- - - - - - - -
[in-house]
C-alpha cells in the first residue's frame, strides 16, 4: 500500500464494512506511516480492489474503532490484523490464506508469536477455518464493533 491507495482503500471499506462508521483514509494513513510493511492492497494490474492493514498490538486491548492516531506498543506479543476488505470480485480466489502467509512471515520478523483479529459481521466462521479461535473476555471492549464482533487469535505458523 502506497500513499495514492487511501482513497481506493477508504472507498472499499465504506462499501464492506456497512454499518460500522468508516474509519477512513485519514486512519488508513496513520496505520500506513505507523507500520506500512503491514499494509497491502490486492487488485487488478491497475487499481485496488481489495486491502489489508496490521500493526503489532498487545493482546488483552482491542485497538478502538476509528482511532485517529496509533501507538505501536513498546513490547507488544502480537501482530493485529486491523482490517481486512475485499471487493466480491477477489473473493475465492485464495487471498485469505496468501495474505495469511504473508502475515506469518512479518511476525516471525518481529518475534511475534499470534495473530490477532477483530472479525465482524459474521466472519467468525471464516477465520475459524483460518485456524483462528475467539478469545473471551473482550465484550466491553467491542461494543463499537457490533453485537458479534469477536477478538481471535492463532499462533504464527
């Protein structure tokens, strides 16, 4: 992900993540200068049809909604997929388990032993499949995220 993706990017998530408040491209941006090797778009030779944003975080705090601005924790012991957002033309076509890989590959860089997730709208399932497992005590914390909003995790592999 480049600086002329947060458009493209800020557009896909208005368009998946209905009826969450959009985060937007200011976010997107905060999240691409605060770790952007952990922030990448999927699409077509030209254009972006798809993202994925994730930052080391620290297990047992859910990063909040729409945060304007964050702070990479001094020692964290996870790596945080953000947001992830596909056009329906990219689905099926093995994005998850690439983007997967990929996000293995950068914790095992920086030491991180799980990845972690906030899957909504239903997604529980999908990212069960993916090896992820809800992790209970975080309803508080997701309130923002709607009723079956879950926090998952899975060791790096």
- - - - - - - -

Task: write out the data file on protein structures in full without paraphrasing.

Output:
[in-house]
C-alpha cells in the first residue's frame, strides 16, 4: 500500500464494512506511516480492489474503532490484523490464506508469536477455518464493533 491507495482503500471499506462508521483514509494513513510493511492492497494490474492493514498490538486491548492516531506498543506479543476488505470480485480466489502467509512471515520478523483479529459481521466462521479461535473476555471492549464482533487469535505458523 502506497500513499495514492487511501482513497481506493477508504472507498472499499465504506462499501464492506456497512454499518460500522468508516474509519477512513485519514486512519488508513496513520496505520500506513505507523507500520506500512503491514499494509497491502490486492487488485487488478491497475487499481485496488481489495486491502489489508496490521500493526503489532498487545493482546488483552482491542485497538478502538476509528482511532485517529496509533501507538505501536513498546513490547507488544502480537501482530493485529486491523482490517481486512475485499471487493466480491477477489473473493475465492485464495487471498485469505496468501495474505495469511504473508502475515506469518512479518511476525516471525518481529518475534511475534499470534495473530490477532477483530472479525465482524459474521466472519467468525471464516477465520475459524483460518485456524483462528475467539478469545473471551473482550465484550466491553467491542461494543463499537457490533453485537458479534469477536477478538481471535492463532499462533504464527
């Protein structure tokens, strides 16, 4: 992900993540200068049809909604997929388990032993499949995220 993706990017998530408040491209941006090797778009030779944003975080705090601005924790012991957002033309076509890989590959860089997730709208399932497992005590914390909003995790592999 480049600086002329947060458009493209800020557009896909208005368009998946209905009826969450959009985060937007200011976010997107905060999240691409605060770790952007952990922030990448999927699409077509030209254009972006798809993202994925994730930052080391620290297990047992859910990063909040729409945060304007964050702070990479001094020692964290996870790596945080953000947001992830596909056009329906990219689905099926093995994005998850690439983007997967990929996000293995950068914790095992920086030491991180799980990845972690906030899957909504239903997604529980999908990212069960993916090896992820809800992790209970975080309803508080997701309130923002709607009723079956879950926090998952899975060791790096």